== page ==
The gover­nor said his in­abil­ity to get the World Bank loan af­fected his plans.

The loan was de­nied him be­cause of a num­ber of is­sues sur­round­ing the ap­pli­ca­tion. In ev­ery loan you have a num­ber of crit­i­cal is­sues to look at. One is the purpose for ob­tain­ing the loan, then the amount, the tim­ing or du­ra­tion you need the loan and then the cost.

You don’t just go to bor­row for bor­row­ing sake. This was lack­ing, they failed to spell out the purpose for which they were bor­row­ing. That is a fail­ure on the part of the gov­ern­ment to demon­strate clearly and trans­par­ently what they wanted to use the money for. Not just to say we want to do in­fra­struc­ture, it must be spelt out in the bud­get that is trans­parency, two the amount is an is­sue. You are look­ing for 350 mil­lion dol­lars in an econ­omy that you know where you stand in terms of rev­enue. You must match the grant with stability of re­pay­ment and you must show how much you are get­ting now, how you are go­ing to re­pay. Even if the re­pay­ment will not start dur­ing his time what bur­den is he leav­ing be­hind on other peo­ple and gov­ern­ment of the state? That has not quite been demon­strated. So, the ca­pac­ity is of essence, you must show that you are able to pay. These are the things that de­nied El’ru­fai that fa­cil­ity.

The State Gover­nor said his com­ing back in 2019 is a done deal. As one of the can­di­dates who will be con­test­ing with him what is your re­ac­tion to that?

I think he got his feel­ers wrong. Those around him that have caged him are telling him lies. We know for a fact the so­cial me­dia boys are all telling him lies and what he wants to hear so they are de­ceiv­ing them­selves. But for any­body to think of Nasiru’s re­elec­tion as a done deal I think that per­son is not think­ing right.

Some of us did not see any rea­son to con­test until we had seen there is go­ing to be a va­cancy in Kaduna State. If his re­elec­tion is a done deal a num­ber of peo­ple will not be both­er­ing to con­test not just Haruna Sa’ed but many other can­di­dates will not bother to con­test. But be­cause there is a wide pos­si­bil­ity, that is why a lot of peo­ple are show­ing in­ter­ests.

How are you cop­ing with the bur­den of shoul­der­ing a party that al­most had no struc­ture on ground?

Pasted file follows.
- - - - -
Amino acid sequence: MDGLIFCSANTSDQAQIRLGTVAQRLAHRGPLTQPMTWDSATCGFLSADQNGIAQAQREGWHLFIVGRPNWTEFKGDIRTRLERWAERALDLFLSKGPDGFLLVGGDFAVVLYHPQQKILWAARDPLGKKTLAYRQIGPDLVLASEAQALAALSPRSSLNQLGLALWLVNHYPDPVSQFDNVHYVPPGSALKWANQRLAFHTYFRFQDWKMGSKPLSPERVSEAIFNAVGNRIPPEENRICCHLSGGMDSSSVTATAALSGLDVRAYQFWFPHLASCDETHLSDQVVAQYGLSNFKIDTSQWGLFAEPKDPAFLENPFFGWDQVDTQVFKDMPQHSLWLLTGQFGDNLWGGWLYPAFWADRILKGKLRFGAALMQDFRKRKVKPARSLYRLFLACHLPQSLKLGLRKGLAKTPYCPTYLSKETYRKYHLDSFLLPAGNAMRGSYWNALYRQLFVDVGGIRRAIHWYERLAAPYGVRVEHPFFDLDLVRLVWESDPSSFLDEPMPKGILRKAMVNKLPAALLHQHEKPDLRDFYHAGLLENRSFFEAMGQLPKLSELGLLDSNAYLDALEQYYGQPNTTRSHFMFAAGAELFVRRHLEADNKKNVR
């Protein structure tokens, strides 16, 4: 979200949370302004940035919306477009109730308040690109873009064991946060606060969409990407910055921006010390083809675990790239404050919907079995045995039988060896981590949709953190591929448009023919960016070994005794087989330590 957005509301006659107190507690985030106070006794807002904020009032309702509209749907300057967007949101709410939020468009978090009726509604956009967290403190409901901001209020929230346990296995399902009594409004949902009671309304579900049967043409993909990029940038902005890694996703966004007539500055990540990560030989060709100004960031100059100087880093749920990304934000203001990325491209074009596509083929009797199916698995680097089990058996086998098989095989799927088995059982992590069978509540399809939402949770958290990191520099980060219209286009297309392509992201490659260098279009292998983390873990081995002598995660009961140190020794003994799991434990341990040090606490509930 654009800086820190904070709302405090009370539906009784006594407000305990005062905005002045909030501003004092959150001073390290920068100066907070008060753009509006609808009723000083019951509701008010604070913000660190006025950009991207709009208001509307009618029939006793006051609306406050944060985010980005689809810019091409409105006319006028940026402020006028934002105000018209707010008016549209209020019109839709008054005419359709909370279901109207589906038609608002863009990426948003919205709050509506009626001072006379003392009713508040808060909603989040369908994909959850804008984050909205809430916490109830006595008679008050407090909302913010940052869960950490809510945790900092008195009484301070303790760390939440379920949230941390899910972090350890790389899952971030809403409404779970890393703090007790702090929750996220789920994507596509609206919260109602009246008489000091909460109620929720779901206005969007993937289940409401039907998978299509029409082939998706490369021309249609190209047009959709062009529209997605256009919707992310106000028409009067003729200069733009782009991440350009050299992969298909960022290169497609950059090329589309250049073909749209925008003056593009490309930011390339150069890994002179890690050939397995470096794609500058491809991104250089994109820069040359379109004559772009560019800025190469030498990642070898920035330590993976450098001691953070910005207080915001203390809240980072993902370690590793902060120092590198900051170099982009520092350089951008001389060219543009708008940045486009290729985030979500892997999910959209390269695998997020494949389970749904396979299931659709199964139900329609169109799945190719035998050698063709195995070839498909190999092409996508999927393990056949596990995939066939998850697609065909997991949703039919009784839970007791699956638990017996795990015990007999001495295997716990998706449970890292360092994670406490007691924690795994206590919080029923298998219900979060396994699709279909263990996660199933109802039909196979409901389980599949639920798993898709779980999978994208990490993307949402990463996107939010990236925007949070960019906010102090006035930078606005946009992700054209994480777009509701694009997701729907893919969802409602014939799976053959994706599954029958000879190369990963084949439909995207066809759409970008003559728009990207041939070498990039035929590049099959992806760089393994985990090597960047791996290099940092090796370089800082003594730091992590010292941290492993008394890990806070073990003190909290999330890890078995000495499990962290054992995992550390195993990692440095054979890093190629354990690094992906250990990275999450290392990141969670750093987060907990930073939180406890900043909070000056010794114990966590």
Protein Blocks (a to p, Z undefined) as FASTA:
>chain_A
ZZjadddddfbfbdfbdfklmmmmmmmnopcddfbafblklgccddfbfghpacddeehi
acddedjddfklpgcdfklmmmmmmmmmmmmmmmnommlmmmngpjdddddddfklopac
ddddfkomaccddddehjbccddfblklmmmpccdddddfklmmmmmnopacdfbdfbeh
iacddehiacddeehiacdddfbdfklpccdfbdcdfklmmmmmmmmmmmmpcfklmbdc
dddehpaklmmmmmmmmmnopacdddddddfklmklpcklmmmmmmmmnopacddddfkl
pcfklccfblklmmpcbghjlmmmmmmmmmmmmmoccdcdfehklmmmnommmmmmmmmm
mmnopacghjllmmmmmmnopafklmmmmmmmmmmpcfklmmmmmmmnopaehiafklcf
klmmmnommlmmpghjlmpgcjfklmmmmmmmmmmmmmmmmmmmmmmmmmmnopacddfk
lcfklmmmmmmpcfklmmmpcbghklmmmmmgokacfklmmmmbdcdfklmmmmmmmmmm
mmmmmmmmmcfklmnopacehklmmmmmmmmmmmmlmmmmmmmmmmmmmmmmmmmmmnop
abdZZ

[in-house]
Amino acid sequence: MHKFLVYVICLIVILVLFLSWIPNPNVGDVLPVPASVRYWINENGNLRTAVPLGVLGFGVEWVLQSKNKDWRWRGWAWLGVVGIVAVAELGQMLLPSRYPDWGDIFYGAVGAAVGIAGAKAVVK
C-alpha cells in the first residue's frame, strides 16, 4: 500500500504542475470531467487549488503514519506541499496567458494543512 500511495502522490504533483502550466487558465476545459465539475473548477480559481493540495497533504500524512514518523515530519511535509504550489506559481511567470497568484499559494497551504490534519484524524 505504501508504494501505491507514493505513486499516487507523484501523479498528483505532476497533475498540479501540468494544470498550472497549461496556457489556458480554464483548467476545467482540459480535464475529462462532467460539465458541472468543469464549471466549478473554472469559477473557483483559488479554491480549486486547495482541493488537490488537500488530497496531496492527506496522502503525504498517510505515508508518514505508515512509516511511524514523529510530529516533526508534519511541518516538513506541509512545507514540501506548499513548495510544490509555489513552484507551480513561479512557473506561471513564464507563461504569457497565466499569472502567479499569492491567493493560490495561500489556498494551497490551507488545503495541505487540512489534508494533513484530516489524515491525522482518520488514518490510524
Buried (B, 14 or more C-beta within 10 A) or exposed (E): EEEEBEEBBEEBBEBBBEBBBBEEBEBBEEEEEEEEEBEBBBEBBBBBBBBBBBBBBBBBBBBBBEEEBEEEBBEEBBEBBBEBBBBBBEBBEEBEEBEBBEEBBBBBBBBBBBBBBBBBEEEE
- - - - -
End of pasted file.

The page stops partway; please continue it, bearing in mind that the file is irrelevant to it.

There are num­ber of fac­tors that will sup­port or go against you in any party. In an old party you have things to con­tend with like stigma of the party, dom­i­nance of few and weak­ness of the in­sti­tu­tion, these three and many more are there in APC and PDP. So, what you lack here you gain else­where. We don’t have that sigma that other peo­ple have. Yes, we may be weak in the sense that peo­ple want to be given money all around. No in­di­vid­ual who doesn’t steal will have the ca­pac­ity to do that; no in­di­vid­ual who has not been sup­ported by crooks will be able to do that. We can say for sure that we are bur­dened by the fact that only few in­di­vid­u­als will be seen shoul­der­ing much of the de­mands but that doesn’t give us any rea­son to re­gret.

So what will you say is work­ing for you?

As a party, we have worked to bring an al­ter­na­tive to two par­ties that are not needed any­more that is work­ing well for us be­cause the APC and PDP have lost it. So the peo­ple of Kaduna have yearned for a new party which they have got­ten in SDP. Again the ab­sence of tainted peo­ple in the party is help­ing us and an­other thing is the or­ga­ni­za­tion of the party. The sys­tem works here in Kaduna State. The party is well or­ga­nized; it has a purpose, guid­ing the ac­tiv­i­ties of the day not in­di­vid­u­als who think they are too pow­er­ful to de­ter­mine what­ever they want to do.

That gives me the lever­age as a can­di­date and I am happy with that. Se­condly, I am known by the vot­ing pop­u­lace. Three, they know I won an elec­tion in the past but I was de­nied ac­cess to the of­fice. There are other things. We put the other can­di­dates on a scale and they did not come close. We talked about ca­pac­ity, char­ac­ter, com­mit­ment, con­tri­bu­tion and col­lat­eral. These five as you have them in bank­ing sec­tor when you di­gest them you will re­al­ize that we are equally ahead.

Al­haji Haruna Sa’eed